Lisa D. (chaoticidealism) wrote,
Lisa D.

Let's clear this up...

When I say I am "Autistic":

I use "autistic" as a general term for the entire autism spectrum. I think Asperger's and other types of autism are too similar, with too much overlap between them and no clear dividing line, with too many cases on the borderline between them, to be truly separate entities. Certainly you can pick examples of other types of autism that are very far away from certain other examples of Asperger's, but you can also pick examples where they are entirely indistinguishable. I am more in favor of a broad range of expressions of Autism than separate entities with different names.
When I say I am "autistic", I am saying I am "on the autism spectrum", not that my official diagnosis has suddenly switched from Asperger's Disorder to Autistic Disorder (it hasn't, and there's been no reason to re-classify, since one is as good as the other and it gets me the services I need).

The way the ASDs are diagnosed, the names have become pretty close to meaningless. There's the whole annoying problem of the diagnostic criteria overlapping to the point that most Asperger's cases, including mine, can also be diagnosed as Autistic Disorder. Diagnosis is often based entirely on what the doctor thinks will get the child the proper services, or the doctor's impression of functioning level (which doesn't actually even have an official definition), or even an attempt not to say "autism" and diagnose PDD-NOS in a person who clearly fits into the Autistic Disorder category.

The only diagnostic sure thing I know of is that someone who is labeled Asperger's generally has some use of spoken language, though whether it's reliable or whether it was delayed is anyone's guess. They don't diagnose by-the-book, so the labels don't mean too much; and if they did diagnose by the book, the labels still wouldn't mean very much because the Autistic Disorder category would pick up so many more cases from the PDD-NOS and Asperger's groups.

In any one ASD category, you'll have wildly different people with the same label. Pick one person diagnosed Asperger's, and you might have a shy bookworm with a PhD; pick another one, and you might come up with a wildly eccentric extrovert who repeatedly embarrasses himself and doesn't care; pick a third, and you might have an overly polite housewife who doesn't get out much and spends a lot of time on the Internet. For that matter, you could pick the same three people out of the "Autistic Disorder" or "PDD-NOS" boxes.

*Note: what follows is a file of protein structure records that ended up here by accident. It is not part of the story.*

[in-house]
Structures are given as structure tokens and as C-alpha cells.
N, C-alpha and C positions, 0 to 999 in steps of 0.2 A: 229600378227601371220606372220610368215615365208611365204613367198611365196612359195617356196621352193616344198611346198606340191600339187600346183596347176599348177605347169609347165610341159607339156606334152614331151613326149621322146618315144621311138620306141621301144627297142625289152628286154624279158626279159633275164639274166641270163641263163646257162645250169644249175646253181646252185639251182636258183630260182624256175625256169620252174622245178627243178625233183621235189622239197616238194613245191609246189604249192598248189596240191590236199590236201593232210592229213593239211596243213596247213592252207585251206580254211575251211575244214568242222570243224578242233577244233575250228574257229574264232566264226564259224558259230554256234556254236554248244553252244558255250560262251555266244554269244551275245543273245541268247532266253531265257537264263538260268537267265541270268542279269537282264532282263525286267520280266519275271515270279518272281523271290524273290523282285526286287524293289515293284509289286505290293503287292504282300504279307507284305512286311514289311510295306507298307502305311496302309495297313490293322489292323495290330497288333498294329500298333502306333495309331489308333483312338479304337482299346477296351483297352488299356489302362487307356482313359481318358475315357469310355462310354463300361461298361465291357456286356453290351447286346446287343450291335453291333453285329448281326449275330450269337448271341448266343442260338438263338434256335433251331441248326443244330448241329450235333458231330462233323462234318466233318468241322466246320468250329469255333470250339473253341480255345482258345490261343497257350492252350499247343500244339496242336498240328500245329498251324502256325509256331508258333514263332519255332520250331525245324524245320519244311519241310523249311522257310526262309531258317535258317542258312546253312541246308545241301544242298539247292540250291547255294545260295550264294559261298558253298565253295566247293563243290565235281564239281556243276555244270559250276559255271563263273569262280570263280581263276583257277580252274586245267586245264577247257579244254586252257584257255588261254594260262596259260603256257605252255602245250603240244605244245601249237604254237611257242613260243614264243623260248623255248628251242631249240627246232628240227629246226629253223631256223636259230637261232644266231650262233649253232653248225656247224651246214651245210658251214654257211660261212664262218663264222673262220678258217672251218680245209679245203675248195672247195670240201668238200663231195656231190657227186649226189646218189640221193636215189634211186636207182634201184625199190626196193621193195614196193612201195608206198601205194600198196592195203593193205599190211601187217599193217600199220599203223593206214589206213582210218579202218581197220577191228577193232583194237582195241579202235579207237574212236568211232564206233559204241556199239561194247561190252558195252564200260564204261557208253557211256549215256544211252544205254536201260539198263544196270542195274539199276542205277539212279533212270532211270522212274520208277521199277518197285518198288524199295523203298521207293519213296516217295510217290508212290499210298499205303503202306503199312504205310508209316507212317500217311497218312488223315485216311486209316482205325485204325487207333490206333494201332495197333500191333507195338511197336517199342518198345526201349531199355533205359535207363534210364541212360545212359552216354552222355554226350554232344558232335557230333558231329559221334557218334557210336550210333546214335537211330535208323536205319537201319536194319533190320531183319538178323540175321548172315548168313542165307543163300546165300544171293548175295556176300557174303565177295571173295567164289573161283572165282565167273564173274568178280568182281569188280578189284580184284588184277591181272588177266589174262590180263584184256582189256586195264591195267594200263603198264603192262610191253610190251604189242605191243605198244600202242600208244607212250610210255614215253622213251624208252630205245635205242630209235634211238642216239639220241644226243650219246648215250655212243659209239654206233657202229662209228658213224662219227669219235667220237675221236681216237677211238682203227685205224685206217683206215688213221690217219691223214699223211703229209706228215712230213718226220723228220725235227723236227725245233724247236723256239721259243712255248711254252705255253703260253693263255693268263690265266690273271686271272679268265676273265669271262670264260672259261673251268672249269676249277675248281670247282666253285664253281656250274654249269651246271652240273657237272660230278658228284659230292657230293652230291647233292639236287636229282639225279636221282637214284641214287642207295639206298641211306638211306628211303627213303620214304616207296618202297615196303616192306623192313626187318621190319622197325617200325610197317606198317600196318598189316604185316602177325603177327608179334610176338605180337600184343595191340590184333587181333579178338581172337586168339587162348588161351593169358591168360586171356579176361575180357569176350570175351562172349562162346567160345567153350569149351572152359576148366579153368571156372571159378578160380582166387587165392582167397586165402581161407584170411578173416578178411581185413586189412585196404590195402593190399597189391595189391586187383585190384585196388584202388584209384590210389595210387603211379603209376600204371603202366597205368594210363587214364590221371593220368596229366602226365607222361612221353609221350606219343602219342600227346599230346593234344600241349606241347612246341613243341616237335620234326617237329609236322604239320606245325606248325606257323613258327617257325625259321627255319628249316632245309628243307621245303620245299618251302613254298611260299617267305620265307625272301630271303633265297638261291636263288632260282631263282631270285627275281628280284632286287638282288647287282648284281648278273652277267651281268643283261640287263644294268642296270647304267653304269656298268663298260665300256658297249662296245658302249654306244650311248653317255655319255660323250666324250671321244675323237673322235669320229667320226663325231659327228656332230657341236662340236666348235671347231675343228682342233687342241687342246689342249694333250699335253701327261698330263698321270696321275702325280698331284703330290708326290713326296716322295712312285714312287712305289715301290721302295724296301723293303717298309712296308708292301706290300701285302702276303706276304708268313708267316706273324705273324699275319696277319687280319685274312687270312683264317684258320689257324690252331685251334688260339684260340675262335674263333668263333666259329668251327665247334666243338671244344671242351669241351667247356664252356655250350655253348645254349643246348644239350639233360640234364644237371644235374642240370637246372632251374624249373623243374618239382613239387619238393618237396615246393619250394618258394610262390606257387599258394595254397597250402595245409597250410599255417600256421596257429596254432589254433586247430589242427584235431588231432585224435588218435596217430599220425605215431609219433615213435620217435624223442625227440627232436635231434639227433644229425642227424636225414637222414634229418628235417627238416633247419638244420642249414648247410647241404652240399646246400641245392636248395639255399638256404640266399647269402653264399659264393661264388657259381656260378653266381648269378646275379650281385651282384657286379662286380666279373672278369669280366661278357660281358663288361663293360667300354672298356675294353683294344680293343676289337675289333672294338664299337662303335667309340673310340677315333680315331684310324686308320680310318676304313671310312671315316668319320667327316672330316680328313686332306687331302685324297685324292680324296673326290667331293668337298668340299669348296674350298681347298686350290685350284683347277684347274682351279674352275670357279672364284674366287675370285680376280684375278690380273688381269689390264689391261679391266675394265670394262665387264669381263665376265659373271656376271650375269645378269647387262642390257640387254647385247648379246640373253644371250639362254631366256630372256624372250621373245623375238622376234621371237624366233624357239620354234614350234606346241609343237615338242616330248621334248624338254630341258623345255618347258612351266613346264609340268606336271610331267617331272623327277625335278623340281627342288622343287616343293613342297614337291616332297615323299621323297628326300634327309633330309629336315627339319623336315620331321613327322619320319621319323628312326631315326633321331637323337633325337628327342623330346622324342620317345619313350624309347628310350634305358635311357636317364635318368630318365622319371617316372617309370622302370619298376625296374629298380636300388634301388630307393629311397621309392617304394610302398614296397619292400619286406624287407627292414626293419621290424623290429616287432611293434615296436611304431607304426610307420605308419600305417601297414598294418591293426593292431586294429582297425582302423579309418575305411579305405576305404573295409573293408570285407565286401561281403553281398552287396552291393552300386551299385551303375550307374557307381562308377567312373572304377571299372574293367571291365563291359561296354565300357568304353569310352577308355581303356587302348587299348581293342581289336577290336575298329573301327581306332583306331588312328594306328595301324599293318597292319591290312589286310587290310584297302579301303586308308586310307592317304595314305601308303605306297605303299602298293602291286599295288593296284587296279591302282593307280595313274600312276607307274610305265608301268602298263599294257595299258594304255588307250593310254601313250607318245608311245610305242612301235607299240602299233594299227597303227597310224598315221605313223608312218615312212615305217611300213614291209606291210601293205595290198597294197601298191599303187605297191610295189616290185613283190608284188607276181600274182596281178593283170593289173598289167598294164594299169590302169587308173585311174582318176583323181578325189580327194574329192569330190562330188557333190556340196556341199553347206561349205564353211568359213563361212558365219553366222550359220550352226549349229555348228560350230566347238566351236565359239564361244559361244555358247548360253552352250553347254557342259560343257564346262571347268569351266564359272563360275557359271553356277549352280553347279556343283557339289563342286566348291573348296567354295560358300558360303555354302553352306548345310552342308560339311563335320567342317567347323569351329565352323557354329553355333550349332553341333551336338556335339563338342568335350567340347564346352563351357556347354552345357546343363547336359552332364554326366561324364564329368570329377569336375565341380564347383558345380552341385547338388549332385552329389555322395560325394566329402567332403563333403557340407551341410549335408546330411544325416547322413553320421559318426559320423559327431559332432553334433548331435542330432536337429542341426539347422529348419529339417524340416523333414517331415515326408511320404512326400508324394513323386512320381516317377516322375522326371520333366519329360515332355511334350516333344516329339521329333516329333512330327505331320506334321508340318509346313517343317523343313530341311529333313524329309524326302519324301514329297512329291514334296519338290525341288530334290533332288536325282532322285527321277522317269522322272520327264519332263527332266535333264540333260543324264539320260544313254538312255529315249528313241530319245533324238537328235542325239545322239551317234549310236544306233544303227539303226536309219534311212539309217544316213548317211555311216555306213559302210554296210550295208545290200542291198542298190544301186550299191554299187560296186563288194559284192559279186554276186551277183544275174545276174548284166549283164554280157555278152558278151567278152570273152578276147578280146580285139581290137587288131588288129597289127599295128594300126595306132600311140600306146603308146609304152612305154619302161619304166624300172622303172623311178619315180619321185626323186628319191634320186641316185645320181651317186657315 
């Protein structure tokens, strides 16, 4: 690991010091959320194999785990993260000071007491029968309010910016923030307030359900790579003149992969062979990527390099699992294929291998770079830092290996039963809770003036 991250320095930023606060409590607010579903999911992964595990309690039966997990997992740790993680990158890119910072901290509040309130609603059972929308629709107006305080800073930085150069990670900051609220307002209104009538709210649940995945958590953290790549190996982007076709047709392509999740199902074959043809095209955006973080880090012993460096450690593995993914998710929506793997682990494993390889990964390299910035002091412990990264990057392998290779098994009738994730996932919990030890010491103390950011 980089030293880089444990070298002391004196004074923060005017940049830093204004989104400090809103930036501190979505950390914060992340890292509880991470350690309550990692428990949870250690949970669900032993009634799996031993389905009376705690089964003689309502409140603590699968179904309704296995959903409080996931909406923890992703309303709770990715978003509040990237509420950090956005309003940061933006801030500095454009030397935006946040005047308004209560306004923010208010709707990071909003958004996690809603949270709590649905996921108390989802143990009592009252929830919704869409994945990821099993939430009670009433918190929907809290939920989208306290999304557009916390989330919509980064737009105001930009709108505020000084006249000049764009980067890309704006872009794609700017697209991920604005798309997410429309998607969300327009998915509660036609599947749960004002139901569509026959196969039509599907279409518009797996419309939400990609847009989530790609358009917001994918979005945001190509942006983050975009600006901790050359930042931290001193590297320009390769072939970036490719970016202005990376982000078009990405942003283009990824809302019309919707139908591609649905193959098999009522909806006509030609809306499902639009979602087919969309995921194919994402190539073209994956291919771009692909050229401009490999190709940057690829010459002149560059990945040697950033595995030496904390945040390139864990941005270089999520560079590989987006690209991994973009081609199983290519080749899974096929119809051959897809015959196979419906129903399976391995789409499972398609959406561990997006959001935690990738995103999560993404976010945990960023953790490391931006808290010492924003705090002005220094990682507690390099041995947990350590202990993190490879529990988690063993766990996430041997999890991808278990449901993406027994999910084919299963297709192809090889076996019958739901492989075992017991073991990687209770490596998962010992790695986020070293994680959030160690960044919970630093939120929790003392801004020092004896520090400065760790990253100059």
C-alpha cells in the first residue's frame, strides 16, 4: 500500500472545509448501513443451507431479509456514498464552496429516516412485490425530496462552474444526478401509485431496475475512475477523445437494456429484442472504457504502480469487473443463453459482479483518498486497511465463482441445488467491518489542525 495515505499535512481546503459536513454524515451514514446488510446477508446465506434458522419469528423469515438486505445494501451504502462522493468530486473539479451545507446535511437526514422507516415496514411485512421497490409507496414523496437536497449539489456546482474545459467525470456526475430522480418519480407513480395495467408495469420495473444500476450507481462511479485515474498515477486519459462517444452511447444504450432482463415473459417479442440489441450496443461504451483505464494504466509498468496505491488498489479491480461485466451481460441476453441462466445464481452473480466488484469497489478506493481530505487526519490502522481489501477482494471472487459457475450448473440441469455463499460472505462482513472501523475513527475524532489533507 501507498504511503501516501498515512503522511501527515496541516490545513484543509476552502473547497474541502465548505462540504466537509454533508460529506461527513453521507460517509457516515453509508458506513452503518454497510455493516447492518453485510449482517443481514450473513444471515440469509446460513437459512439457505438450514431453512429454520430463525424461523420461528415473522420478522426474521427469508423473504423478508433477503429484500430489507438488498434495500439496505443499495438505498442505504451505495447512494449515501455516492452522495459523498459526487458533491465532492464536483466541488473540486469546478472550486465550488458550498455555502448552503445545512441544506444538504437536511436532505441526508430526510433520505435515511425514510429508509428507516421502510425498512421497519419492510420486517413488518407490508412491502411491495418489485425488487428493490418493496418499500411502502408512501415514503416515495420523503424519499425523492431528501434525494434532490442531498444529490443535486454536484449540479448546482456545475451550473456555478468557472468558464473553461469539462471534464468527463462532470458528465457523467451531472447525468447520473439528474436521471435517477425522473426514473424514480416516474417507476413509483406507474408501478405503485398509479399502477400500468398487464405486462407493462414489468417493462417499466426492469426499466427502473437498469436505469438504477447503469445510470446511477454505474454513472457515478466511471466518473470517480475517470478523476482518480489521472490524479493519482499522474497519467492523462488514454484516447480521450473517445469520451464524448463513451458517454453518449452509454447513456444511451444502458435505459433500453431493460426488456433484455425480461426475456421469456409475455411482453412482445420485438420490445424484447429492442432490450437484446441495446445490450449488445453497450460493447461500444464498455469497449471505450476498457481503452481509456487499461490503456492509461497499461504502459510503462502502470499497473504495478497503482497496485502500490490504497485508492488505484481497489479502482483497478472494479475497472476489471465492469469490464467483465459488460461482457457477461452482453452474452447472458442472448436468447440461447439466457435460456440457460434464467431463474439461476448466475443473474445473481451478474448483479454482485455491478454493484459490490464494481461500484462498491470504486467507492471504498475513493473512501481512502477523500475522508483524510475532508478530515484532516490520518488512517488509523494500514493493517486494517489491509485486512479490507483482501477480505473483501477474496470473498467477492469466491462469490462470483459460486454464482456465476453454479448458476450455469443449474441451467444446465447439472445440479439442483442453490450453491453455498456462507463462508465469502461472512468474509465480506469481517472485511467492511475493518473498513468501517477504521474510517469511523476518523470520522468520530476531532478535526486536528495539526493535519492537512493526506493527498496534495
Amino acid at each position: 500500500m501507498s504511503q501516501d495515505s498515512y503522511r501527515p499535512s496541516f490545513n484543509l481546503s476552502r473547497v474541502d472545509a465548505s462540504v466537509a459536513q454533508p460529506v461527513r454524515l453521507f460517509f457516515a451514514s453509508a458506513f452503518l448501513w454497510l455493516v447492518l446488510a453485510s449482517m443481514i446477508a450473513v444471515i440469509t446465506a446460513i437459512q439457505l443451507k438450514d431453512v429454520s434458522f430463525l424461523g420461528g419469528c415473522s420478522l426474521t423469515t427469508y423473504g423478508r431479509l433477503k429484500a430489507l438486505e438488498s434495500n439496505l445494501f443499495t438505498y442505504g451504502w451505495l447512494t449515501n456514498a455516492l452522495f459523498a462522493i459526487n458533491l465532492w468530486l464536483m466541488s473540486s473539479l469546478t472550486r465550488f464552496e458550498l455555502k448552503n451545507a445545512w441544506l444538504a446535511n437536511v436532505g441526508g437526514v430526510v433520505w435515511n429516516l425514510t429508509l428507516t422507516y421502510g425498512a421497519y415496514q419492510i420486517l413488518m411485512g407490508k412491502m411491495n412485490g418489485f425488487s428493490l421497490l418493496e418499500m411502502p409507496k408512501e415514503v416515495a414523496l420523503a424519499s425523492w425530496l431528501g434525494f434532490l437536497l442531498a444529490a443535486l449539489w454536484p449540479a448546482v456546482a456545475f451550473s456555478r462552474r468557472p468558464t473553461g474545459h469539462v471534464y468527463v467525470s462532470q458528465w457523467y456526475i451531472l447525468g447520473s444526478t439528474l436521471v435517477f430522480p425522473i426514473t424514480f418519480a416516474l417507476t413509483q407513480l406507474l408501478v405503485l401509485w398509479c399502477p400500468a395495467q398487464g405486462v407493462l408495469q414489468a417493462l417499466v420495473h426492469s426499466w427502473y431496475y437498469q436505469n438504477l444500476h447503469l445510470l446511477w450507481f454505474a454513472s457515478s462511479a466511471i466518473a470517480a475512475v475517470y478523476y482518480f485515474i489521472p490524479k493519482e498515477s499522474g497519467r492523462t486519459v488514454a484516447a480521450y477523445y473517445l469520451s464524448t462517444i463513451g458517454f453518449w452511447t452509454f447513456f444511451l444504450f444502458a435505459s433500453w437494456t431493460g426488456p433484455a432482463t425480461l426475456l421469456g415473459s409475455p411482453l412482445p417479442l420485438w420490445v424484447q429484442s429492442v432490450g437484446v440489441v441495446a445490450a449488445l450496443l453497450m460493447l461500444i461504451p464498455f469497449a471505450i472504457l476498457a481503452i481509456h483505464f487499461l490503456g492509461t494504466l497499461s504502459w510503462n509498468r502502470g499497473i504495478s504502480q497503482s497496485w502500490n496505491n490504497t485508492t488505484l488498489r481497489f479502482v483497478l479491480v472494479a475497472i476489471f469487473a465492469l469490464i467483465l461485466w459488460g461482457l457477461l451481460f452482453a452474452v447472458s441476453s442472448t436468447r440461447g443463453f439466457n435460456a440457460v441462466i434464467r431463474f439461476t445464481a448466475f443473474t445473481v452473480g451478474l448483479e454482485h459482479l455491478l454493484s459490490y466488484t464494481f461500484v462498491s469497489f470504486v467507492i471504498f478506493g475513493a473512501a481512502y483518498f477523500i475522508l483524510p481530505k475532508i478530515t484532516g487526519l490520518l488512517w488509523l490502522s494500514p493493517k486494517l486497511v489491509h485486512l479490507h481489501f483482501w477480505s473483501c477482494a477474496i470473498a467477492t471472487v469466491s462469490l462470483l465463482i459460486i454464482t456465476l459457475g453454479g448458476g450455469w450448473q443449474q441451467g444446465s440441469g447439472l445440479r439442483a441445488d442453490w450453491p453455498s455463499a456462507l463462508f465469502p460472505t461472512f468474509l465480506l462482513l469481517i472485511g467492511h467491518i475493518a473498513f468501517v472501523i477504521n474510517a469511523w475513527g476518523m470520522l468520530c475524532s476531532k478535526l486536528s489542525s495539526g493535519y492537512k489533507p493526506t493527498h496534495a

If you can't predict what someone will be like based on the particular ASD they have, and if you can't predict what particular ASD they will be diagnosed with based on what they are like, then aren't the specific categories a bit meaningless to begin with?

So I have decided to forgo identifying as any precise diagnosis and simply gone for calling myself "autistic". This is the general term for anyone with a PDD--Autistic Disorder, Asperger's, Rett's, CDD, and PDD-NOS--and I much prefer it to compartmentalizing the spectrum artificially, especially since I have grown very annoyed with the tendency to say one group is either "better off" or "more truly autistic" than another. There's too much divide-and-conquer going on as it is; until there are better official criteria, I'm going to forget about specific labels altogether.

We're just going to have to deal with the fact that we are too diverse for any one way of experiencing autism to be anything near universal; and we're better off wasting no time making it clear that human rights apply no matter what sort of weird brain you have. Who says you can't demand universal human rights for people who don't experience autism the same way you do?

No, you don't know "what it's like" to be someone else. No, you can't speak for them any more than you could speak for your identically autistic twin. (Those who think we share an "autistic hive mind" are sadly mistaken and should see us argue some time!) Of course you can't; you can't move into someone else's brain and know what they are thinking! Besides, a lot of what this neurodiversity thing is all about is that everybody gets to speak for himself. That, and actually being represented by people who are autistic, not NT psychologists, which is about as silly as having somebody who's lived all his life in Canada represent the interests of people in Madagascar.

Bottom line: Despite all the diversity, there's no reason we shouldn't work together. After all, the only thing you really need to demand human rights for someone else is to be as human as they are. Last I heard, we all had that in common.
Tags: autism spectrum, identity, psychology
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